Fister needed all of his 6' 8" frame to get the first out in the bottom of the sixth. He raced off the mound to grab Starling Marte's swinging bunt, then dove toward the first base bag as he exchanged the ball from his glove to his hand, flipping the ball to Fielder, who snatched it out of the air bare-handed. The defensive gem helped keep the game scoreless as we headed to the seventh.
Entering the night with same batting average as his OBP (.231), Garcia led off the seventh with his first walk of the season. Fister channeled his inner NL pitcher, laying down a sacrifice bunt to move Garcia into scoring position. Infante bounced a hard-hit single through the left side. No worries, folks! Brookens held Garcia at third, giving the Tigers runners at the corners with one down and Dirks at the plate.
Dirks was retired on a pop fly to short left for the second out, leaving it up to Cabrera. The Pirates decided to pitch to Cabrera, and got away with it. First pitch swinging, Cabrera meekly bounced out 4-3.
Leaving runners in scoring position for the fifth time in seven innings, the Tigers had failed to follow through on more threats than you'll see in a comment thread in The Detroit News.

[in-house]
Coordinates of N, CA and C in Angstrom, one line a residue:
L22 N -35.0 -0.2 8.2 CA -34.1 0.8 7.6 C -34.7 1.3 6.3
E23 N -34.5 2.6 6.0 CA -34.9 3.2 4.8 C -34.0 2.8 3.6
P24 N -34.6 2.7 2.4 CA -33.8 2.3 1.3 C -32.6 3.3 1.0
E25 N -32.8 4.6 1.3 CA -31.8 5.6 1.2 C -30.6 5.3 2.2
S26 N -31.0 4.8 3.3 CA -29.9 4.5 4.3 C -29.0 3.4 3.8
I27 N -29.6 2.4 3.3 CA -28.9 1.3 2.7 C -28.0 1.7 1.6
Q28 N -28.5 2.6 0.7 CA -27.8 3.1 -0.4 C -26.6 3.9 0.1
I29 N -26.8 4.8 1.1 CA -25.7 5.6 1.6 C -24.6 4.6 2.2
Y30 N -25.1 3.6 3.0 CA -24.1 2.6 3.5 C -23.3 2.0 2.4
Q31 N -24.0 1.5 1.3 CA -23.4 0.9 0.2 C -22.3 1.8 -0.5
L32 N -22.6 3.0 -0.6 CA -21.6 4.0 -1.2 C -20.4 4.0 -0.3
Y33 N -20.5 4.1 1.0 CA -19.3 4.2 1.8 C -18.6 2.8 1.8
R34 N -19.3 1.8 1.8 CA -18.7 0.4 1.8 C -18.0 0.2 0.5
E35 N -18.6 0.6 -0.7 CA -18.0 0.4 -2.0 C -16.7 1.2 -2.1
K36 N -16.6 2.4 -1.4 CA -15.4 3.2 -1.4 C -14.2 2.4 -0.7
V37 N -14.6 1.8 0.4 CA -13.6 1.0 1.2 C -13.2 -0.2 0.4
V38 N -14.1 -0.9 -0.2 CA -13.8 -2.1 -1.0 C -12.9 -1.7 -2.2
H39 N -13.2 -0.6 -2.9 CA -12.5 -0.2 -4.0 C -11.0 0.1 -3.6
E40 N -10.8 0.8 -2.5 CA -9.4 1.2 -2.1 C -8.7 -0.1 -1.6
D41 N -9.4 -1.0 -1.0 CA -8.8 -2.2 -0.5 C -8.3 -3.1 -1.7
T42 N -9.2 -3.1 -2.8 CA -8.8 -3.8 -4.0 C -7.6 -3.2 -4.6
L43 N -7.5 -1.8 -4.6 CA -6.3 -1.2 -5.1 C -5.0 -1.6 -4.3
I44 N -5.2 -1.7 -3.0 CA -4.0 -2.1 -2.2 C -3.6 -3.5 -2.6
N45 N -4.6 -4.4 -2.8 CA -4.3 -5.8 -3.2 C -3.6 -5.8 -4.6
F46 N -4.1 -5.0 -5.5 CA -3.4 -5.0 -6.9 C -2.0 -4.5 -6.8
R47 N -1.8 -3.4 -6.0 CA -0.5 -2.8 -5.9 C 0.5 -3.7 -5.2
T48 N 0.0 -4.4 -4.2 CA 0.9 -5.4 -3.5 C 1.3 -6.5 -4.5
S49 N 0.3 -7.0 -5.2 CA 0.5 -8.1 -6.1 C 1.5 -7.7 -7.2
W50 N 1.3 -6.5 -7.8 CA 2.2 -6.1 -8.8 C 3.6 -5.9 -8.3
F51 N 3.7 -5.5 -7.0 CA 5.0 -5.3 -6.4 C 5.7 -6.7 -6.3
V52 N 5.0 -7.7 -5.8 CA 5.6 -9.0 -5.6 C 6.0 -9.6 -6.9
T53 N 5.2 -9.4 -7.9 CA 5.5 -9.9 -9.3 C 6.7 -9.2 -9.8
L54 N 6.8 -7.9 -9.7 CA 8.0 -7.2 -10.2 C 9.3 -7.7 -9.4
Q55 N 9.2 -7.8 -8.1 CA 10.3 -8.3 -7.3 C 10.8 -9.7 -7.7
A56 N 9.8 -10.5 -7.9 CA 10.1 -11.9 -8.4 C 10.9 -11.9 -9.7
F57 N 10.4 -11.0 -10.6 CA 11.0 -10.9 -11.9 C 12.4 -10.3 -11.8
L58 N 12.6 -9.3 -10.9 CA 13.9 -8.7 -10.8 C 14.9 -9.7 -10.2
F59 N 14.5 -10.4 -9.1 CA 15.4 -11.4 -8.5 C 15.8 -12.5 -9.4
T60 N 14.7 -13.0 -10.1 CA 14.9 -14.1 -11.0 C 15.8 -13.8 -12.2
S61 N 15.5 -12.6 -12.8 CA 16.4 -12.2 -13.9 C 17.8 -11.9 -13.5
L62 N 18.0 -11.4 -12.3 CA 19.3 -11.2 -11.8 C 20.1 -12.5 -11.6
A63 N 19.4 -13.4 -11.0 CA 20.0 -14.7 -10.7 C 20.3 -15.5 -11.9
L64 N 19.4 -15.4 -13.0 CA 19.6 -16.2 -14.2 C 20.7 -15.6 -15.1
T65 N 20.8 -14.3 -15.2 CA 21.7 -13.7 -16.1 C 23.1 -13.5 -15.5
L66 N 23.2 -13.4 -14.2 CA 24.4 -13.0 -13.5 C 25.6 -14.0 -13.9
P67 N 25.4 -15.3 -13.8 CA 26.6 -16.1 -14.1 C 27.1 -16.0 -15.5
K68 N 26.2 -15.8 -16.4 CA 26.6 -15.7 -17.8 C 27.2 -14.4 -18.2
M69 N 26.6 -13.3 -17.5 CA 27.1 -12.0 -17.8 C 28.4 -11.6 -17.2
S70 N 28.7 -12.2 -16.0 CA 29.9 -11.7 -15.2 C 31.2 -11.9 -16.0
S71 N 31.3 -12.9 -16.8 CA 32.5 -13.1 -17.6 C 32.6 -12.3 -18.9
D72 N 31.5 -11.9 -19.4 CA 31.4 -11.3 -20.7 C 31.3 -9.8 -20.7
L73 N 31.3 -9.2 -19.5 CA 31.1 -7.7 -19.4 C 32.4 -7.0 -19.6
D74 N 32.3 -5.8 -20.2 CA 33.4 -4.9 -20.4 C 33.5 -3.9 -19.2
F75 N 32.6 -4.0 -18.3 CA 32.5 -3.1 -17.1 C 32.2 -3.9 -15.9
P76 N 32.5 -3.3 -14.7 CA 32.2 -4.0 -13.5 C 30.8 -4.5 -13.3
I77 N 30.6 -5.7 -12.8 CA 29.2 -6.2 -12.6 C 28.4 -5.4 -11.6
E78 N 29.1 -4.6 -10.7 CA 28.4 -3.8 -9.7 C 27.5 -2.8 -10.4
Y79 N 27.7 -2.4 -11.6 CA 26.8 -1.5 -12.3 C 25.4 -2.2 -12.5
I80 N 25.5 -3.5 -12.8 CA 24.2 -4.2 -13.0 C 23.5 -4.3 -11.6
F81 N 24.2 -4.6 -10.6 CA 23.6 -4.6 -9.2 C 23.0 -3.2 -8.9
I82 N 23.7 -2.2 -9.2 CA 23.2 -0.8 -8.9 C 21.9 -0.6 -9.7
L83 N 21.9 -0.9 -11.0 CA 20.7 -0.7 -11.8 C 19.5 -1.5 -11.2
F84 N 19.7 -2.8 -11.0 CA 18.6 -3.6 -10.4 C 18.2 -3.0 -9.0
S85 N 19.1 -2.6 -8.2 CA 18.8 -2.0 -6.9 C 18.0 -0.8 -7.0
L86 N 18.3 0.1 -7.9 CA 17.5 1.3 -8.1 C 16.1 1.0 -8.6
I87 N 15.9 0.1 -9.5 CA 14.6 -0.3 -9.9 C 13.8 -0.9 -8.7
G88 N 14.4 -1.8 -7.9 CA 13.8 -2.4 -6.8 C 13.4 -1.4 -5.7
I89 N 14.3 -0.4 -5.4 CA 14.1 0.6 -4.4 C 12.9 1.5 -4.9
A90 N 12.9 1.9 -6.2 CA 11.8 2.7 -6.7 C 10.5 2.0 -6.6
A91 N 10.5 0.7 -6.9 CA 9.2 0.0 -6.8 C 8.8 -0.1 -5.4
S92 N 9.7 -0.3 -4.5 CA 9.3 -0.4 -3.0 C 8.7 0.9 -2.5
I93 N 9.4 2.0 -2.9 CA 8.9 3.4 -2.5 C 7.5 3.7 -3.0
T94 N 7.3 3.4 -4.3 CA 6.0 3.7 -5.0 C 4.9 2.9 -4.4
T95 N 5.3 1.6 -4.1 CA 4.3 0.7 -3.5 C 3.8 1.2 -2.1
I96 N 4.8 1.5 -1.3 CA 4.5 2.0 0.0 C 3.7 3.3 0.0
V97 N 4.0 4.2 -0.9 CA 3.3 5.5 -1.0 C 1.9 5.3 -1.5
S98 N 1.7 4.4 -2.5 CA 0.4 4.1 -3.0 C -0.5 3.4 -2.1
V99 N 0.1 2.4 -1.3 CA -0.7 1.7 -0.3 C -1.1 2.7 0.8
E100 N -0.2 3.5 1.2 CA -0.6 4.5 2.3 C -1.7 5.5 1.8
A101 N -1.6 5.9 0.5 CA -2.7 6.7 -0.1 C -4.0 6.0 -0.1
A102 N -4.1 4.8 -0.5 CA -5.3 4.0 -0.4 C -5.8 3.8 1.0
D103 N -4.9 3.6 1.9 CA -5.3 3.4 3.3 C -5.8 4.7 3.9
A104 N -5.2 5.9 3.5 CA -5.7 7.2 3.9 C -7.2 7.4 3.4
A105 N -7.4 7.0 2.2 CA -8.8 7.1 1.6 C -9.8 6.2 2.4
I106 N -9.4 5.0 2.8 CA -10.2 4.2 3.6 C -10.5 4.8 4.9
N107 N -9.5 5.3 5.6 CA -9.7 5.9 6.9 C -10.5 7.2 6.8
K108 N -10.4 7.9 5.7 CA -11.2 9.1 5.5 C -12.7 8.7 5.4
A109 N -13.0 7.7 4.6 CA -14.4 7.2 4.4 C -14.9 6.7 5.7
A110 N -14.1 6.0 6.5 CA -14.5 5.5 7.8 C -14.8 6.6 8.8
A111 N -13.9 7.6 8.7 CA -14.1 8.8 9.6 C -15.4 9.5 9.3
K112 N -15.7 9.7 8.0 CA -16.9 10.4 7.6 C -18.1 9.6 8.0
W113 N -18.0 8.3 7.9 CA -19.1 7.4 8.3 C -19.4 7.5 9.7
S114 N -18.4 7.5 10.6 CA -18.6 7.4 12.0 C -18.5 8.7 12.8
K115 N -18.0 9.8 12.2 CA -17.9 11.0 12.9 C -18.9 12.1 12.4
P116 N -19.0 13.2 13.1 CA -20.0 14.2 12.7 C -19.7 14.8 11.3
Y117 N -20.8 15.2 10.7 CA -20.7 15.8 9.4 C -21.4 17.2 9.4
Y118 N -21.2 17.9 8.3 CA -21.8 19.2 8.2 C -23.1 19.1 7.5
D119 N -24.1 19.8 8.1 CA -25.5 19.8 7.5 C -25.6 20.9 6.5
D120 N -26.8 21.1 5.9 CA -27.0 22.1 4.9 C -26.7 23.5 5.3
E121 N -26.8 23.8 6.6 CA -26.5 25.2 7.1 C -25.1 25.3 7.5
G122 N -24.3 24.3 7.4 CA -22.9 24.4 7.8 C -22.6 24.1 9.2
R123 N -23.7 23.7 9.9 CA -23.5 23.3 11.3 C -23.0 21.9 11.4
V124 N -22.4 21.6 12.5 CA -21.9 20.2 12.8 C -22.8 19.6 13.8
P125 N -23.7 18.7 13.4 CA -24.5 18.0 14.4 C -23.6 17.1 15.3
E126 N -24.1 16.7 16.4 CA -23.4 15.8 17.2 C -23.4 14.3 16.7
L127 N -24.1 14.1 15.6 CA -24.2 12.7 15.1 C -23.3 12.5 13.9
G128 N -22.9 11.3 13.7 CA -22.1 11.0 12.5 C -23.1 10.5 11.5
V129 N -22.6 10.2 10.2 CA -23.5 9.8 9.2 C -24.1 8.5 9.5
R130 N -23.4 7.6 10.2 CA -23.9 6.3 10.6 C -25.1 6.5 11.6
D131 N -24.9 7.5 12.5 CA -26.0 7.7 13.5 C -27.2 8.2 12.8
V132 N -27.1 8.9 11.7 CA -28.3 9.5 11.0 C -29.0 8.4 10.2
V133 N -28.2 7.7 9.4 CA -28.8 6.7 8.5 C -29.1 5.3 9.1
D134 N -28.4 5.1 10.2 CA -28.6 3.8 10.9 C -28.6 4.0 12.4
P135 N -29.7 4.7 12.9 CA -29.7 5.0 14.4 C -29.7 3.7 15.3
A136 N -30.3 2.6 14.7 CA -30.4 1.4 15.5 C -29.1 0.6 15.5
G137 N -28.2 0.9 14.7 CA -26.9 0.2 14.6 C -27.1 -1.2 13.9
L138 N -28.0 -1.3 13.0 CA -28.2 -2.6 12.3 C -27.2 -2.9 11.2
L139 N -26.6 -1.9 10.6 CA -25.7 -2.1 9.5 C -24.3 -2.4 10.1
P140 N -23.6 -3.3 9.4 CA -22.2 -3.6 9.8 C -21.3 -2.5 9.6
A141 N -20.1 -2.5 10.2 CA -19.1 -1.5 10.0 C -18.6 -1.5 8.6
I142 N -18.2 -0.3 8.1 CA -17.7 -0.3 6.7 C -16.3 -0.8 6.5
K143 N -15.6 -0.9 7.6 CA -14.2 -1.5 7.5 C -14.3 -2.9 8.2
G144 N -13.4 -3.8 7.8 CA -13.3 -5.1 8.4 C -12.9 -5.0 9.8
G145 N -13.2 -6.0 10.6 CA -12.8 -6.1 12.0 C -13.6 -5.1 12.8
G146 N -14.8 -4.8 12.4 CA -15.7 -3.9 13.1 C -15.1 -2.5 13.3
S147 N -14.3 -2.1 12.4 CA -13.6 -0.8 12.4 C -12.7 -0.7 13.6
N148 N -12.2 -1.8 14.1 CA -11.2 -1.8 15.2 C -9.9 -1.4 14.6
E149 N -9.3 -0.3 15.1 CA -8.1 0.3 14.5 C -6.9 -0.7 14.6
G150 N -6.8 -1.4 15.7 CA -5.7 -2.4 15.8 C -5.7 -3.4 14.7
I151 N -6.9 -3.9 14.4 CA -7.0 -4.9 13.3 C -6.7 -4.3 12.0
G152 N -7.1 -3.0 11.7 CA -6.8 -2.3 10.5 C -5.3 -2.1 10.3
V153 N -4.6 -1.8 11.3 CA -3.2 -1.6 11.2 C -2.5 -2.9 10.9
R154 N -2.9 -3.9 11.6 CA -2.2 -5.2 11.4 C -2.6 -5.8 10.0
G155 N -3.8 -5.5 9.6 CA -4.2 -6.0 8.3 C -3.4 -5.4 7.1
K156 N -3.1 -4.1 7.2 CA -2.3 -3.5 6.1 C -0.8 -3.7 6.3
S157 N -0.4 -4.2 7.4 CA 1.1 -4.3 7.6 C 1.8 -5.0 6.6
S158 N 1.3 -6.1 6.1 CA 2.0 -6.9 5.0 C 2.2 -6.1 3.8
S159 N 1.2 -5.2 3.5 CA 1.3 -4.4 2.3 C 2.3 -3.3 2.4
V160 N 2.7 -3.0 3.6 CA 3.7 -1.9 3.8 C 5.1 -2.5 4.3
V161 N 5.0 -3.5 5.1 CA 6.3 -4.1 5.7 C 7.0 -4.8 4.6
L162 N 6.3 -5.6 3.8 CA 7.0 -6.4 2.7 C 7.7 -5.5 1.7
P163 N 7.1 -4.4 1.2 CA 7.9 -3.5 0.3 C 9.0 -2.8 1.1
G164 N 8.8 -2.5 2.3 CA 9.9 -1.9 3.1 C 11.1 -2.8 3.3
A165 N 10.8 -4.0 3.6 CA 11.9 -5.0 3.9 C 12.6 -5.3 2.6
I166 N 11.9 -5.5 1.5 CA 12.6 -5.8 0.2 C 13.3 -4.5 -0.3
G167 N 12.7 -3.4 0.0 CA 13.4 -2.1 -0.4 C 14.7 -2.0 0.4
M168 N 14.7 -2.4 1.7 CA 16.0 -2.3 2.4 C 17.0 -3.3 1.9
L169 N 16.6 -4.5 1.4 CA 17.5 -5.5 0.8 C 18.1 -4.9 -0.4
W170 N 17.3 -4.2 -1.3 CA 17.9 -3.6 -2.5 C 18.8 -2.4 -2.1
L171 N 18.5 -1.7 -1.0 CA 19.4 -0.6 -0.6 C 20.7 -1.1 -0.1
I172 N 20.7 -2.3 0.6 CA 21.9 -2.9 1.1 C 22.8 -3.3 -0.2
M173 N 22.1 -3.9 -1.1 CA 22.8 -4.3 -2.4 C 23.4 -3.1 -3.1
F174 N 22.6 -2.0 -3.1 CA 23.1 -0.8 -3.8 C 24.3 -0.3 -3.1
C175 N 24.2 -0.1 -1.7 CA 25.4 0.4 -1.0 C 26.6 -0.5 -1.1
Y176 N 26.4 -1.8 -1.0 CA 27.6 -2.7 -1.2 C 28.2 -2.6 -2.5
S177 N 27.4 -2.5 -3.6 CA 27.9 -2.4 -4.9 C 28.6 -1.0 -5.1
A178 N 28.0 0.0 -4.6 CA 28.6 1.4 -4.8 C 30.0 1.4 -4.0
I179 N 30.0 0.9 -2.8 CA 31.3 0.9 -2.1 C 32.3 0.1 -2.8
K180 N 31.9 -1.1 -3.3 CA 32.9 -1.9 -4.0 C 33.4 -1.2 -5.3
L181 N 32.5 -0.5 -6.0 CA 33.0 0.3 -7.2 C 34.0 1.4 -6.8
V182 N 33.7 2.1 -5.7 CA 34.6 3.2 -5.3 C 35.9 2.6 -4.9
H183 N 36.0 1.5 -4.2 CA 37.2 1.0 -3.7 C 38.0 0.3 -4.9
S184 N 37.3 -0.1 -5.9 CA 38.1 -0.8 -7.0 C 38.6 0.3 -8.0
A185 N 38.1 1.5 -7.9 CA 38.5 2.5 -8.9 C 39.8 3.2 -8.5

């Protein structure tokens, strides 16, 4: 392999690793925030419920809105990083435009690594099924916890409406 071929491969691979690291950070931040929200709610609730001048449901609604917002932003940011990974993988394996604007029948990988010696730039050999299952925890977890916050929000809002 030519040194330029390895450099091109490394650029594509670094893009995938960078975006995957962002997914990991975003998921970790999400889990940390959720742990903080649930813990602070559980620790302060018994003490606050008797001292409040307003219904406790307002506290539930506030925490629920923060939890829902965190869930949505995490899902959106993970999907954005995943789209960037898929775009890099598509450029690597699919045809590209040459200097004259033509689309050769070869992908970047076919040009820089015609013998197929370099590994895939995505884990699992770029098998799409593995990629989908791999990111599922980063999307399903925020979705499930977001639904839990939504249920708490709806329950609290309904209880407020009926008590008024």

The game still knotted 0-0 going into the bottom of the eighth, Fister would be the second Tigers' starter in three games to pitch seven or more scoreless innings, only to be rewarded with Jim Leyland's "Handshake of Doom" and a no-decision. Porcello shut out the Pirates for eight innings on Tuesday night, a game the Tigers would lose 1-0 in 11 innings. Tonight, Fister shut out the Pirates on just four hits over seven excellent innings.
Joaquin Benoit took over for Fister, and immediately allowed the lead off man to reach. Figures.
Pinch hitter Josh Harrison singled, then as is the NL way, was sacrificed to second. With two down, McCutchen hit a scorching one-hopper which had "game-winning RBI single to left" written all over it. But Cabrera, who baseball pundits claimed would be a disaster at the hot corner a little more than a year ago, saved Benoit's bacon. Taking a step to his left, Cabrera made a diving stop, scrambled to his feet, and fired an on the money throw to nip the speedy McCutchen by a step at first.
Infante gave the Tigers a shot at taking the lead in the top of the ninth with a two-out double of Justin Wilson. Dirks hit the ball hard, but to the wrong part of PNC Park. McCutchen ran down his fly ball on the warning track in right center. Another scoreless inning for the Tigers was in the books.